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Data analytics are helping to drive so-called soft skills up the priority list for businesses.
The world of business is slowly changing as “soft” people issues gradually migrate to the core of business strategy.
Ingrid Waterfield has been named one of three new directors of KPMG’s initiative which offers clients advice and support on people issues and her appointment and the initiative itself are testament to that ongoing change.
People Powered Performance practice has developed over the last year and provides joined up solutions on issues ranging from recruiting and on-boarding senior leadership teams and redesigning HR functions, through to implementing culture change programmes and driving employee engagement initiatives.
“KPMG is historically not necessarily known for people issues. We’re seen as being more focused on consultancy work on auditing and tax issues,” says Ingrid, who is a Performance, Reward & Employee engagement specialist at the company. However, she adds, issues such as auto-enrollment pensions have brought a broader focus on additional benefits and how these all join up to promote greater employee engagement.
One big issue is agile working, which is the area Ingrid is focused on. She is keen to support organisations develop a form of agile working that works for them and see the opportunities it might open up, for instance, to offer 24/7 services employing a more diverse range of staff who may prefer to work remotely in the evenings.
Ingrid leads KPMG’s work on the Agile Future Forum and the company has recently developed an agility readiness survey which has been assessing leading businesses. She says one of the things that has emerged from their research is that people need to understand the boundaries of what is doable and what isn’t with flexible working. “If companies have no rules they will end up with no cover on occasions. It has to be a give and take situation with flexible working,” says Ingrid. One of the organisations she is working with asks its employees to demonstrate the business case for any flexible arrangements they are asking for. “It makes them think about it from the organisation’s perspective,” says Ingrid.
She adds that it is important any targets around flexible working are realistic so that they can have real impact. She says developments such as shared parental leave and employees having more caring responsibilities as the population ages will boost the demand for flexible working. “The 9 to 5 mentality will erode eventually, but it will take longer in some sectors,” she adds. To promote culture change, she says, senior leaders need to role model flexible working and communicate positive messages about it.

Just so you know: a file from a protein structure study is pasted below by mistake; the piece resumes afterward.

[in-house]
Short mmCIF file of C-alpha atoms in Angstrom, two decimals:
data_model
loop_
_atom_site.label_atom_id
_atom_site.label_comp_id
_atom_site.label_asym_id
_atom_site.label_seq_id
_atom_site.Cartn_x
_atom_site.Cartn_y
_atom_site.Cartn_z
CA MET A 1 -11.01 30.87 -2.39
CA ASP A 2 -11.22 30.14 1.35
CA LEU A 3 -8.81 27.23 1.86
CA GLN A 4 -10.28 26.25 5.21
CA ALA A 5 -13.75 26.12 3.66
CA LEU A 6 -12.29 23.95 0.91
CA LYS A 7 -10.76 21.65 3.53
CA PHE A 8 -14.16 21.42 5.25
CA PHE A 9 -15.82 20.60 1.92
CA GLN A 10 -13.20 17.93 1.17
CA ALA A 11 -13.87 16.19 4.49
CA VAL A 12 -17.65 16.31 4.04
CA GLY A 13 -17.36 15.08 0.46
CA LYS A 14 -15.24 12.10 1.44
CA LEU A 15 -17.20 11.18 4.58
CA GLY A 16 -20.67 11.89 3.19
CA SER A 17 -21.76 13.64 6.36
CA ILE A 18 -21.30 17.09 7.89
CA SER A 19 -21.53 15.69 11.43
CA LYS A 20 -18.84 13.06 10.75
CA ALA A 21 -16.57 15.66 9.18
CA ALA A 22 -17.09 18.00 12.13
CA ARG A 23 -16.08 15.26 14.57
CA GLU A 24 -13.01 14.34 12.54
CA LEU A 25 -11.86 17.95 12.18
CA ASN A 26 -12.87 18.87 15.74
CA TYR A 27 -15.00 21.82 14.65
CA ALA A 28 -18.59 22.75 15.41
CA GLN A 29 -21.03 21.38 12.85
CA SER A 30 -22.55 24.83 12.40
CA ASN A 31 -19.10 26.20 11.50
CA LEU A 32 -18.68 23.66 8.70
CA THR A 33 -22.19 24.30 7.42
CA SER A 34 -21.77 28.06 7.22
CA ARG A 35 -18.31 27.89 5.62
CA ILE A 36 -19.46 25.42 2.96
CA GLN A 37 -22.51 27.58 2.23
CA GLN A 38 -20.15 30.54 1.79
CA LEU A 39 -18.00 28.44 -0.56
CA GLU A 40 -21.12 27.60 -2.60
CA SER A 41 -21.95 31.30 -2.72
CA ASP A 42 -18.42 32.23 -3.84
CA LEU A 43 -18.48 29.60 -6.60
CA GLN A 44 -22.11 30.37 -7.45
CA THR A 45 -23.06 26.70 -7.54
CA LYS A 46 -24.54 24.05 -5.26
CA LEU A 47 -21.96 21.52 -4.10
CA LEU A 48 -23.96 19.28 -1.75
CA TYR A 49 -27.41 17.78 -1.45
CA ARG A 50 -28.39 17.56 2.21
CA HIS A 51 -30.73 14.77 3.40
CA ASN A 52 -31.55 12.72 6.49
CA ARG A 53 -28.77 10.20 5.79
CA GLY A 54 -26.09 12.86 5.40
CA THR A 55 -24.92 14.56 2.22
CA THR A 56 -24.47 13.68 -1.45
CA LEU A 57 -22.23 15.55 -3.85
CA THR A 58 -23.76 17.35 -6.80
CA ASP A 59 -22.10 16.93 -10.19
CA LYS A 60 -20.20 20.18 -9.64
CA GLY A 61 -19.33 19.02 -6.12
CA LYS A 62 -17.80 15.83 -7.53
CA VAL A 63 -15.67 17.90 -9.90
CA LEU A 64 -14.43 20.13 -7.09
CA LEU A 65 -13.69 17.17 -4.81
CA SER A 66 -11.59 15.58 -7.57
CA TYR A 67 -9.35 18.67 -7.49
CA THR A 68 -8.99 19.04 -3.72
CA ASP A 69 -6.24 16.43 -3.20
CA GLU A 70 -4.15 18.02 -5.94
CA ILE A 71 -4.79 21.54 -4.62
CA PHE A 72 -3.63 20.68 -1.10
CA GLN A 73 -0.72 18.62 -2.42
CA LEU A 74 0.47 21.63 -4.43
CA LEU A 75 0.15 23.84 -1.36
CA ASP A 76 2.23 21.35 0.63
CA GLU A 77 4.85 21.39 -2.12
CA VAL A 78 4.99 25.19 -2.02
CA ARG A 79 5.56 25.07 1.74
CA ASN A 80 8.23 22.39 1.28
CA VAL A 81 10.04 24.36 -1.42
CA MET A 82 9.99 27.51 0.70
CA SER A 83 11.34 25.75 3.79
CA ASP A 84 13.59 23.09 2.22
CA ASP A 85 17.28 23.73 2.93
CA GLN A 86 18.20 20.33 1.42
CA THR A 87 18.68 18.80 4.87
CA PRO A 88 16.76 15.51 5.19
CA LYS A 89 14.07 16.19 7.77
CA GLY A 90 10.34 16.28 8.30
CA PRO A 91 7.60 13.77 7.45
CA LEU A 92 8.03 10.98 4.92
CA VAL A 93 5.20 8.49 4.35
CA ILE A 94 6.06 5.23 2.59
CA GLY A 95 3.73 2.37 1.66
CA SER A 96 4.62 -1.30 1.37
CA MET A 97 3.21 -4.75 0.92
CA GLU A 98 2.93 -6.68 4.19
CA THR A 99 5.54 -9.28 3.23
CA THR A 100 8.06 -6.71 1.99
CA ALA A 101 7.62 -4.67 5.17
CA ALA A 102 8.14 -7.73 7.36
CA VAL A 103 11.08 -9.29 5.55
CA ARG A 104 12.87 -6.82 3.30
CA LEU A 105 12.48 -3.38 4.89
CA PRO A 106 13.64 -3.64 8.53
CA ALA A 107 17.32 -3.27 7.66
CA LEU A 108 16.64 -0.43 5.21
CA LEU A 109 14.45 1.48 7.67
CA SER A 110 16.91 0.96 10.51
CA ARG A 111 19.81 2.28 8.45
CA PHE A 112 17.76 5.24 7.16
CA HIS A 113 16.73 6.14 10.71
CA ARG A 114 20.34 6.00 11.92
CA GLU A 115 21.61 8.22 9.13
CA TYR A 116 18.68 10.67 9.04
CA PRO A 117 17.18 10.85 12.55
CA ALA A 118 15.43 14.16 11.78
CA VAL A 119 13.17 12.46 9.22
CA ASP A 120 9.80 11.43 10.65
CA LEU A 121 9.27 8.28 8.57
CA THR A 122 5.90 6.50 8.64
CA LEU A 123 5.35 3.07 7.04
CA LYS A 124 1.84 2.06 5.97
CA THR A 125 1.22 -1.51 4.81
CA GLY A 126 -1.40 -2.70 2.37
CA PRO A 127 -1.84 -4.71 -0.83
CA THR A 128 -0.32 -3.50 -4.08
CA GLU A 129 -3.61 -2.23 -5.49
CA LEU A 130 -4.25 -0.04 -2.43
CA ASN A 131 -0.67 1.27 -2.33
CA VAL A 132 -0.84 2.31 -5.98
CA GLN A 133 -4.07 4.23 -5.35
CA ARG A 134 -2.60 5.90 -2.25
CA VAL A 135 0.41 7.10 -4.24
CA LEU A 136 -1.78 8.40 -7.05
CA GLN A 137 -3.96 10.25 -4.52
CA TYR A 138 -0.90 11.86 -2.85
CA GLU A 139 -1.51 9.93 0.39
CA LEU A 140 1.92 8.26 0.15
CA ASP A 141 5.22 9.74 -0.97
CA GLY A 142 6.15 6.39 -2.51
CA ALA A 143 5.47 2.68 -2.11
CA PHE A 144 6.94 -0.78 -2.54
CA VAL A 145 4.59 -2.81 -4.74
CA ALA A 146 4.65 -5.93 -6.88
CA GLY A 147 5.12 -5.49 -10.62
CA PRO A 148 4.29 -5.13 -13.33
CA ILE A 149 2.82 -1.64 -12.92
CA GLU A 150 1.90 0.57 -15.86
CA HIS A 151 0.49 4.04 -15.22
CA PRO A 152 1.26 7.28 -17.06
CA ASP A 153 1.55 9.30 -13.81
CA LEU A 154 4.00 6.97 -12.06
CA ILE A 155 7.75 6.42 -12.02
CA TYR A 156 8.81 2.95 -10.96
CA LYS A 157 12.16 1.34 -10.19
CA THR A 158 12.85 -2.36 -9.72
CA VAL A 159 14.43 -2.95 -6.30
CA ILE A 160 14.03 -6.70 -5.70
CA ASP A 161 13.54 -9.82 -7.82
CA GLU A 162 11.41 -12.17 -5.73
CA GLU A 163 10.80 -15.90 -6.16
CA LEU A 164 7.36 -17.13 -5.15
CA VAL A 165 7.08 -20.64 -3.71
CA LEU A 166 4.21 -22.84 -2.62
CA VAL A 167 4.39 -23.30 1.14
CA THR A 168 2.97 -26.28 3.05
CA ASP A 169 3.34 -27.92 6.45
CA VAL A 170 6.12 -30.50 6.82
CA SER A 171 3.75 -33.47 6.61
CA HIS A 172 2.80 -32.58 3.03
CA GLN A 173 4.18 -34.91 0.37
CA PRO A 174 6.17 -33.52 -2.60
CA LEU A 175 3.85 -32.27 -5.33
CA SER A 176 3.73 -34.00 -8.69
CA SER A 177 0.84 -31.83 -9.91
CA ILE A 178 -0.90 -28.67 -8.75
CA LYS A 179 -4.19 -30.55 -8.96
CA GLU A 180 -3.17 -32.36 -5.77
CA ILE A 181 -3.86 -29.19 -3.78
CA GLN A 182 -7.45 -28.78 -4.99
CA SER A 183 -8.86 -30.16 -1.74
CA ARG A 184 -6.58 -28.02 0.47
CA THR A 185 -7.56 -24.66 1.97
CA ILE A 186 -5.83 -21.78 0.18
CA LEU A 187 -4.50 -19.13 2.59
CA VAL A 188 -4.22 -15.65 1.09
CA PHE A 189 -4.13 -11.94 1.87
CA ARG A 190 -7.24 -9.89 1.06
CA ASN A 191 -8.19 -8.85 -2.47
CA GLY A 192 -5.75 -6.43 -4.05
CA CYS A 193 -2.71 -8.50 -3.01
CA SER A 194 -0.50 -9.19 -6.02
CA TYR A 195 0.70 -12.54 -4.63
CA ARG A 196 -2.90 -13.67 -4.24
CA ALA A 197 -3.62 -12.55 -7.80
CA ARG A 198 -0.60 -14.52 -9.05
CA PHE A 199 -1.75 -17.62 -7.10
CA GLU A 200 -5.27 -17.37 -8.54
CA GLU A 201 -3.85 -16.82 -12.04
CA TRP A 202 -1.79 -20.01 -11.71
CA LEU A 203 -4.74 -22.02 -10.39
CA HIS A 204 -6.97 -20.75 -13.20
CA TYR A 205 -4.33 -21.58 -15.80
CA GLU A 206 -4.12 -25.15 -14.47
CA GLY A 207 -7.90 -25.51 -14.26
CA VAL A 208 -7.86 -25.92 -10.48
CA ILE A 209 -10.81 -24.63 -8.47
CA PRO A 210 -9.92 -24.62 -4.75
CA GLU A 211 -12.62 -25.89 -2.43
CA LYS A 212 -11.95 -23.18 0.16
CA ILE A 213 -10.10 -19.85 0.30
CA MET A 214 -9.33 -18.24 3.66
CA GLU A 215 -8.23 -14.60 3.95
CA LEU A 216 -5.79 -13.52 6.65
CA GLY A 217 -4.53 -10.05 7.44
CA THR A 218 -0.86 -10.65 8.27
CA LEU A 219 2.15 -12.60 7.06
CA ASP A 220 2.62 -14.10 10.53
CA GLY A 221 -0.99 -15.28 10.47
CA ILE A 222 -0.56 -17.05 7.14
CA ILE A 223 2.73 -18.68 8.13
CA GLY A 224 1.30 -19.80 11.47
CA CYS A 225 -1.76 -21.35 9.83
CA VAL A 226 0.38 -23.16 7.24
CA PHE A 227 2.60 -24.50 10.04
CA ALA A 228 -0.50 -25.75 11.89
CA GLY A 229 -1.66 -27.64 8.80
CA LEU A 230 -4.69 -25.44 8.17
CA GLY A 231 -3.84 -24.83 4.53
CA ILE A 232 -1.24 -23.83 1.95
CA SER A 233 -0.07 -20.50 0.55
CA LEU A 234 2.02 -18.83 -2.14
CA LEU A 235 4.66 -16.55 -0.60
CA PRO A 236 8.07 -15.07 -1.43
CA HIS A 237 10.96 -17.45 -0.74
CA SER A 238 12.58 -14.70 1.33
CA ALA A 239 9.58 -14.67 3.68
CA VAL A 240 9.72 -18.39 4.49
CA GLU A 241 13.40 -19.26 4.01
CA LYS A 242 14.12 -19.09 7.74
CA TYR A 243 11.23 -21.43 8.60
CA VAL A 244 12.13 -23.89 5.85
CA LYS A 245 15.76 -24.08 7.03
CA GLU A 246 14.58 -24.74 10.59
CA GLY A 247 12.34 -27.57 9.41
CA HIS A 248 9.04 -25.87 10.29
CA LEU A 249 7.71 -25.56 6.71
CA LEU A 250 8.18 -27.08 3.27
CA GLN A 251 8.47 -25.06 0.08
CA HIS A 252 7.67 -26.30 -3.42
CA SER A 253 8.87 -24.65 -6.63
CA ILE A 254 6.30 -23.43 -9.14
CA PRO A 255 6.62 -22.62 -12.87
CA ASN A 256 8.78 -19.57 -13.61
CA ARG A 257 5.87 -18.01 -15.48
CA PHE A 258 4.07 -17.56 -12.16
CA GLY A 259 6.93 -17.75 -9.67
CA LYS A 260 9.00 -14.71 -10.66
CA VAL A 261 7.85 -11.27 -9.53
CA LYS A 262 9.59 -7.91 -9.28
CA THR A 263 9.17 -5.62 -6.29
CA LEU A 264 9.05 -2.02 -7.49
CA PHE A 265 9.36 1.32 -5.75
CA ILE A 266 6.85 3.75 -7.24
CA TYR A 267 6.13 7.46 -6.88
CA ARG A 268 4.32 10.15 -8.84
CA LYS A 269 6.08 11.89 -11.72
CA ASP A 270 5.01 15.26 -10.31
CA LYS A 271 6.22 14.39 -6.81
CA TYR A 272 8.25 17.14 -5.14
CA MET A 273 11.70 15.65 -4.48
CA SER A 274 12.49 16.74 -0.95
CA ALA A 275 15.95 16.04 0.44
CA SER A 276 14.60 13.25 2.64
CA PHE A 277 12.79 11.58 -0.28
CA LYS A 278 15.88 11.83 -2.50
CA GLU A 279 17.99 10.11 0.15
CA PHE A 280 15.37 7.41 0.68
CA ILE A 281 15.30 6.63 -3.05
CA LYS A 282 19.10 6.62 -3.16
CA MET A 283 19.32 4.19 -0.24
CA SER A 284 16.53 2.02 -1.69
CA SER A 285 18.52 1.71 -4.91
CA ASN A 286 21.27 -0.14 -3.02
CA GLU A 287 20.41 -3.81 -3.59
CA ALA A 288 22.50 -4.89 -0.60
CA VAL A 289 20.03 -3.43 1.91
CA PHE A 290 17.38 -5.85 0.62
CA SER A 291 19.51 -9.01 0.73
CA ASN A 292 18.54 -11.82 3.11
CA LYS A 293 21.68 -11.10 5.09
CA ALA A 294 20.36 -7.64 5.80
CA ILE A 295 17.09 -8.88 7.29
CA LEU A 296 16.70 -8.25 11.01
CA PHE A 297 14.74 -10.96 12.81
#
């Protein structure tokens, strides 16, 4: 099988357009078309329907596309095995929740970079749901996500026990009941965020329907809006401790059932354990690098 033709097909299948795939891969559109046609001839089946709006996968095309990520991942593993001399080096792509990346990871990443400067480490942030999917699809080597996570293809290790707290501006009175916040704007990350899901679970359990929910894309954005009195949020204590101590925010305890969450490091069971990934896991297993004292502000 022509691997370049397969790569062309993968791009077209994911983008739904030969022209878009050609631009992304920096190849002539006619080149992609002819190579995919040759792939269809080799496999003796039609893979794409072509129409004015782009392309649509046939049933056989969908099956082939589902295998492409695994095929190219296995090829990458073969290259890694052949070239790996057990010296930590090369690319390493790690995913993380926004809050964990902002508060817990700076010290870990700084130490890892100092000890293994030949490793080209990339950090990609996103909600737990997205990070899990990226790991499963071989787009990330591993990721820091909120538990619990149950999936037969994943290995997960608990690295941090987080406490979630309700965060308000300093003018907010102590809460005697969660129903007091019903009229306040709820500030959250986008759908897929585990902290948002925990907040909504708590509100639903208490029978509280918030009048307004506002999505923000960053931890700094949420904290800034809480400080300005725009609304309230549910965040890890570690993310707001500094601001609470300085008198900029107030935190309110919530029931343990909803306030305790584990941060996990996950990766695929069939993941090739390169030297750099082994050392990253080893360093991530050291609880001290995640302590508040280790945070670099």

Flexible working ties in with another issues Ingrid has done a lot of work on: female career progression.
She recently led the “Cracking the Code” gender diversity research on the health of the female pipeline in UK organisations in conjunction with boardroom diversity campaigners The 30% Club and business psychology firm YSC. She says that many organisations have initiatives in place on female career progression, but they don’t really measure their success. “The women I have spoken to never cite them,” says Ingrid. “Potentially in such cases the company is just paying lip service to the idea of female career progression. It is important to get the senior leadership to understand the business drivers of diversity and flexible working and if that requires companies putting clear targets in place and being able to measure success.”
Agile working will be a key focus for People Powered Performance in the next year and KPMG expects more organisations to join and use its assessment tools. Another focus will be inclusive leadership and how this filters down from senior management to general workforce culture. “People issues used to be seen as soft and fluffy HR things, but that is not the case. We promote evidence-based decisions and data analytics is empowering this agenda. We can now show evidence for the business case on people issues,” says Ingrid. “People at the top of organisations tend to like numbers so it is important for them to link business performance to people data and show targets are being delivered. There is real power in this approach.”
She cites a retail bank KPMG has worked with on customer satisfaction. It showed that the best performing branches were where there were higher numbers of part-time staff, older, female staff. “They were thinking about boosting graduate recruitment, but realised they should perhaps make sure their profile matched what customers wanted and that perhaps older workers might have greater life skills that meant they dealt better with customers,” she says.